Showing Ethics and Practices

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Maxi'sMinis

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much like showing dogs? I showed dogs for 20 yrs. It was very cut throut. I actually had professional handlers try to mess up my dog while in the ring. Luckily I only fell for it once. After that I watched other handlers closely and where they were in proximity to me and my dog. Plus they sure weren't very firendly. Some people were nice but it was rare.

My impression from this board is that there are some really nice people out there showing horses. I haven't shown yet but soon will. I was just wondering what I might encounter. I will definetly show in amateur classes.

What is your take on this newbie to seasoned handlers would like to know your thoughts?
 

RockRiverTiff

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Well my thoughts are that there are unethical people everywhere, and ANY form of competition will bring out the worst in them. That said, I have not seen anywhere near the politics or animosity while showing minis that I have seen while showing their full-sized counterparts. Try starting your show career at a club show; I find the "tone" at those is always much chummier, as the people have something other than their horses in common.
 

Leeana

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I never have shown dogs, but i have shown miniatures/shetlands for just 4 years. I started out my first year local unrated shows then and now do AMHR / ASPC shows and congress and going to Nationals this year with Sheryl and Ernie.

I hear so much about politics BUT normally those big trainers do have the best horse, so i personally do not even pay attention to that.

I have found most everyone i show with to be very nice people, its always fun to share your passion with others. They are always happy to show off their ponies. The trainers are very nice, but they are getting paid to show their clients horse and they want to make their clients happy, i would too.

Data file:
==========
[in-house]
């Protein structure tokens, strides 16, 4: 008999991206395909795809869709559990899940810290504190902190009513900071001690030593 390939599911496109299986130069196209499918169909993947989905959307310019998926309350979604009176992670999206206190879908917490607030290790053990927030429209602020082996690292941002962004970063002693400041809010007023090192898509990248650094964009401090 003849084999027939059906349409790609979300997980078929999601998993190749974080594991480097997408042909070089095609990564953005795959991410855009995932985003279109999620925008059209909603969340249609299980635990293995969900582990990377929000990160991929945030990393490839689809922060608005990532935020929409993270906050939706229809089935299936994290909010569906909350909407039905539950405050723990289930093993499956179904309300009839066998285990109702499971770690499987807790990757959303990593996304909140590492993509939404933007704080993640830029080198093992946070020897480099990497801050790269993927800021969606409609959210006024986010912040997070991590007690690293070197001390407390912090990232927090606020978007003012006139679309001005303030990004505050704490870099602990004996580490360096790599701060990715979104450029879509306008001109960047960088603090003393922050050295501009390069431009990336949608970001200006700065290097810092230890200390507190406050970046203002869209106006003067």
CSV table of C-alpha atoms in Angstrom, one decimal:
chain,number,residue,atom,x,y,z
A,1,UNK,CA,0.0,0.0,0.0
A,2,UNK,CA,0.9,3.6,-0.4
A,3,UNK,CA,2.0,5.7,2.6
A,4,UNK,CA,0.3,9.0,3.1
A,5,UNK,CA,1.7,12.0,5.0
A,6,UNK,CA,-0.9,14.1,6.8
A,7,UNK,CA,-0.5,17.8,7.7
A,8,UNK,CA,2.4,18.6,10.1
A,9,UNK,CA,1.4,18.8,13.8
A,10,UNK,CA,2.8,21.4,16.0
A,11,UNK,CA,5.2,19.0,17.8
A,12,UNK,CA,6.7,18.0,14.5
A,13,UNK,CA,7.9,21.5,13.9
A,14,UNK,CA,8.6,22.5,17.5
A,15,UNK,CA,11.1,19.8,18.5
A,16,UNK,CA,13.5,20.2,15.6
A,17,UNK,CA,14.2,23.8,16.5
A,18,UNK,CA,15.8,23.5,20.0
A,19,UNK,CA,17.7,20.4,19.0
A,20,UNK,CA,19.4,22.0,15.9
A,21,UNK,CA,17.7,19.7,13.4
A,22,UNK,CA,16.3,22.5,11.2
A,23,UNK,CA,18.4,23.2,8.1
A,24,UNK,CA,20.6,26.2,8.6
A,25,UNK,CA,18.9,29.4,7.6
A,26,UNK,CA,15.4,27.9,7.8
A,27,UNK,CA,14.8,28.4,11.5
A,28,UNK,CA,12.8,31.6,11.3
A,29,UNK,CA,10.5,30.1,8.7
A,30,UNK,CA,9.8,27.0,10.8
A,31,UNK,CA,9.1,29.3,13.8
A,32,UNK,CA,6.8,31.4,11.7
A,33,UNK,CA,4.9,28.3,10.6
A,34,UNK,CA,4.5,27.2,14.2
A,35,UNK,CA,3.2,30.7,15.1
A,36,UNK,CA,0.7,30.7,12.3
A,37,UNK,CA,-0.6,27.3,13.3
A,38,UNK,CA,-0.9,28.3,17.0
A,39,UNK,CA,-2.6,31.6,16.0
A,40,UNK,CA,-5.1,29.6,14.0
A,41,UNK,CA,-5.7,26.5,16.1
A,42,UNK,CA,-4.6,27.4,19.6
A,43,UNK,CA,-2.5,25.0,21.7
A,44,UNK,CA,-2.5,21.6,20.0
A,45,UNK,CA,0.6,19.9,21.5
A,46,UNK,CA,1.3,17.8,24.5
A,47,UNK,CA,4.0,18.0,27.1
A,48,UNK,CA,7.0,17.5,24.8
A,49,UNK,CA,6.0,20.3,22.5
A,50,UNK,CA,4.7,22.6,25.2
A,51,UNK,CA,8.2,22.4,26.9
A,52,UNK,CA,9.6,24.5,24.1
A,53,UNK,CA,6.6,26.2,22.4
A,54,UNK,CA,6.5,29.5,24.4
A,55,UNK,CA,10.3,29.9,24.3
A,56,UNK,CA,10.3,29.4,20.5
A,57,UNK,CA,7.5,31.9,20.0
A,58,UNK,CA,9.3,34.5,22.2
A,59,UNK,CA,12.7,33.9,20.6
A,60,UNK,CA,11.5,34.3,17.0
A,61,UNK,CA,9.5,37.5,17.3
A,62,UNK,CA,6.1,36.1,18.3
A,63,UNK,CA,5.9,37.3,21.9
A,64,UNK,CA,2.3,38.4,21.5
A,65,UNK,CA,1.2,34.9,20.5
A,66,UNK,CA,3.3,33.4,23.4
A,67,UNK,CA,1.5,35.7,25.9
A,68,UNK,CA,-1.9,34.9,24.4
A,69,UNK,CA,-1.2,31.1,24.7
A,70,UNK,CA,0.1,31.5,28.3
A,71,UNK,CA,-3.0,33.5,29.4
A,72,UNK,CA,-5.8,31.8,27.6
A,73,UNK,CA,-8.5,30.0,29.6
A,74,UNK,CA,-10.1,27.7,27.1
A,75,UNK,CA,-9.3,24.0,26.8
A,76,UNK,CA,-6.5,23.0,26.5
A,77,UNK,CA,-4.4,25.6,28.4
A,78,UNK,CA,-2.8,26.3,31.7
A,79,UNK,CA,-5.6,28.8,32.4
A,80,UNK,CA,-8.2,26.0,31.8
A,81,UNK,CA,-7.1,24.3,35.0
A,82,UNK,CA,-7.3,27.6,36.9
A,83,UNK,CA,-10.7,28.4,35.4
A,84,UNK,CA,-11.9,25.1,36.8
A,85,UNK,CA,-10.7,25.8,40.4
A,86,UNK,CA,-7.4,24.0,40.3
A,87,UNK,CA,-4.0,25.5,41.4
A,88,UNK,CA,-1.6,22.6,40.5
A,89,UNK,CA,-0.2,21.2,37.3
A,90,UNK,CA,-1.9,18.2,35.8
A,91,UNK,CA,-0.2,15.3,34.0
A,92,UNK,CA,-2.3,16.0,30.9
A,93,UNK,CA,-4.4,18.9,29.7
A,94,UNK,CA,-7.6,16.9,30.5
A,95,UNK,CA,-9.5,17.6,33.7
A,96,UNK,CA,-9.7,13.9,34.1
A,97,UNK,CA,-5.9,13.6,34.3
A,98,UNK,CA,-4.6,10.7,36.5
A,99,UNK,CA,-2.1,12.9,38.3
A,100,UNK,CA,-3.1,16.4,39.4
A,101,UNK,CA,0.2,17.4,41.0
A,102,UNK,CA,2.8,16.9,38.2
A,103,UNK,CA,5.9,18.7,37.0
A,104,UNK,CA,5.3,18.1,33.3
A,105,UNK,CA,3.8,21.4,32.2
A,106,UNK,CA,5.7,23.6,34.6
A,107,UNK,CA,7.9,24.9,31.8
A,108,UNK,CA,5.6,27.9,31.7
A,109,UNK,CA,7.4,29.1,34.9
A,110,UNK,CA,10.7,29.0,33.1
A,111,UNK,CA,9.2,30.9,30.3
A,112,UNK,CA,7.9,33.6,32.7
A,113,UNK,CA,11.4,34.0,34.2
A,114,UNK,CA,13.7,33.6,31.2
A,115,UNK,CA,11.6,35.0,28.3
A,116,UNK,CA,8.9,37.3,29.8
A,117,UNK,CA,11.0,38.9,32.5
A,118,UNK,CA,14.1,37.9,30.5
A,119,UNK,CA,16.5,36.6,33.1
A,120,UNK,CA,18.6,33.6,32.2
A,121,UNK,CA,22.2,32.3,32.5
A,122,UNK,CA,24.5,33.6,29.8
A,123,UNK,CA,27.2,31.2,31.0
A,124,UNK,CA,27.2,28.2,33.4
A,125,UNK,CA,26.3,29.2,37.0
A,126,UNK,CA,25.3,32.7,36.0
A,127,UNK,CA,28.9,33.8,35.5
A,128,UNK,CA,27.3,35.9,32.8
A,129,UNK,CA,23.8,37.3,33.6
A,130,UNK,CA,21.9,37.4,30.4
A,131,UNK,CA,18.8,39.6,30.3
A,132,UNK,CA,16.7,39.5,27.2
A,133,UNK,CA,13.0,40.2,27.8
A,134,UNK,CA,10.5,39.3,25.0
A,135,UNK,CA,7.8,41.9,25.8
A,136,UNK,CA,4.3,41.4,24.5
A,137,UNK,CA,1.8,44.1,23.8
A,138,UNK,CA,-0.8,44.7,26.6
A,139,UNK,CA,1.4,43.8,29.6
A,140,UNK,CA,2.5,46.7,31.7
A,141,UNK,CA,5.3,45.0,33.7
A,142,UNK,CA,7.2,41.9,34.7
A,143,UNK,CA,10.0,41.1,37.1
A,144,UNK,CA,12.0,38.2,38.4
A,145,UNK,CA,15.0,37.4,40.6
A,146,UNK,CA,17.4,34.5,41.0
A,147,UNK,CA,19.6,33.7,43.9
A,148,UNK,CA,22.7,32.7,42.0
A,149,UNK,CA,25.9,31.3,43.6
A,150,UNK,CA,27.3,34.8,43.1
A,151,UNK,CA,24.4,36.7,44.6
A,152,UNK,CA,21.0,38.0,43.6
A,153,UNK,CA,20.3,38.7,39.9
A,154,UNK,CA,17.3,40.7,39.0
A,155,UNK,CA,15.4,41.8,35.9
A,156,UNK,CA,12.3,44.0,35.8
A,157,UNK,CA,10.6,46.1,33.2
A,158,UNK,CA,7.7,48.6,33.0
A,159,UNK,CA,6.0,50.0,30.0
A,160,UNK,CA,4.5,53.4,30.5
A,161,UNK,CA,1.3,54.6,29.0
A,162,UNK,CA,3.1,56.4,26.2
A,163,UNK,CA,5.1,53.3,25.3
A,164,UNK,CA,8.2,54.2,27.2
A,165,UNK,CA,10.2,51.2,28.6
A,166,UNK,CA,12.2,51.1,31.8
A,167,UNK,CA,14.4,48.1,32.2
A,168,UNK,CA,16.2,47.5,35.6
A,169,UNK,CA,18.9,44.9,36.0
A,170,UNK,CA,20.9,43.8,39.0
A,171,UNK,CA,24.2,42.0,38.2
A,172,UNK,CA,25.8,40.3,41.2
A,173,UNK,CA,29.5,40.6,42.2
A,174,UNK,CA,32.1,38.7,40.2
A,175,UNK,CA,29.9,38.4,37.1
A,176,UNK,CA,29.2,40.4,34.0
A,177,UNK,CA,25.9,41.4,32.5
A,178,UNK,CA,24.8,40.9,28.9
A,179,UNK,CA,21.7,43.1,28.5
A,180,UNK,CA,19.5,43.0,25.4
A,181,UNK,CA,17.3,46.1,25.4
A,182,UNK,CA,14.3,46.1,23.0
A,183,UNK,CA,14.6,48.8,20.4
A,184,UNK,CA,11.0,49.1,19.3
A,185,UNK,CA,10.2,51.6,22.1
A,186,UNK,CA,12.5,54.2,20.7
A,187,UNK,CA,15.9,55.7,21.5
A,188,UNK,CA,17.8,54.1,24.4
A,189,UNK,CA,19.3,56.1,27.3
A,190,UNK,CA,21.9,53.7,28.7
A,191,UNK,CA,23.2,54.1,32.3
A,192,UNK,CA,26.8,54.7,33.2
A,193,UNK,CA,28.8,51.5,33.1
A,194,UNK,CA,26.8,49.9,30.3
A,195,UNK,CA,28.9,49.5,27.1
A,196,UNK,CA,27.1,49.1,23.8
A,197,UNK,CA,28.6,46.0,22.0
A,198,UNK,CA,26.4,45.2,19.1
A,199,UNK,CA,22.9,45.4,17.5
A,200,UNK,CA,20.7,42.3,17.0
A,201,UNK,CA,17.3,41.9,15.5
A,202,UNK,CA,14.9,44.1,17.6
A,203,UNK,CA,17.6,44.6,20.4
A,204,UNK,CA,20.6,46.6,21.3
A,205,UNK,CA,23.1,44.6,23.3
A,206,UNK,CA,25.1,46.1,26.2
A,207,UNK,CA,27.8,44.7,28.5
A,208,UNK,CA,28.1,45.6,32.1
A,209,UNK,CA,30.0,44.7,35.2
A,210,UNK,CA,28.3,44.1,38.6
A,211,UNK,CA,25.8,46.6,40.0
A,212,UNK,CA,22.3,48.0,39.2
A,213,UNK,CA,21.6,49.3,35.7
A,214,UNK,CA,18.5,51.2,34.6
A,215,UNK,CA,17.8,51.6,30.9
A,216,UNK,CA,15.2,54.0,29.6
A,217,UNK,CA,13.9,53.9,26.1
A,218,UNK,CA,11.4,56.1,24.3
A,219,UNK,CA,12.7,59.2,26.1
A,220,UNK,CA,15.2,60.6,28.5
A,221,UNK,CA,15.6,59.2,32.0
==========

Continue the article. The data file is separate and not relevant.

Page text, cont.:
Get a mentor and someone to get you started and offer advice for a while. Im really excited to go to Nationals with Sheryl / Ernie this year and learn from them
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kaykay

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I can only speak to aspc/amhr shows and most of the people are super nice and go out of their way to help a new person. I cant tell you how many times I have had to borrow a lead or even a halter and people gladly jump in. My mentor that got me started was the Grabow family. Without them I probably would have kept watching shows and never jumped in. I cant thank them enough for what they did.
 

Minimor

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well, I've been showing horses since 1976--some in breed shows, a lot in open shows and fairs, in halter, pleasure, driving, dressage...I haven't showed dogs and have never even watched a dog show so cannot say how showing horses compares to showing dogs.

I have had people try to cut me off in pleasure classes. In some cases I wasn't sure if it was a deliberate attempt to sabotage my ride, or if it was just stupidity on the part of the other rider. I have watched classes where someone got cut off, and it was quite obviously a deliberate group effort to ruin the ride of a specific person. I can think of one instance where a particular rider was being a royal pain to other riders--she wasn't deliberately trying to get in her way but in her arrogance she was doing her own thing with no consideration for the others in the class and, well, lets just say that some of the others got even!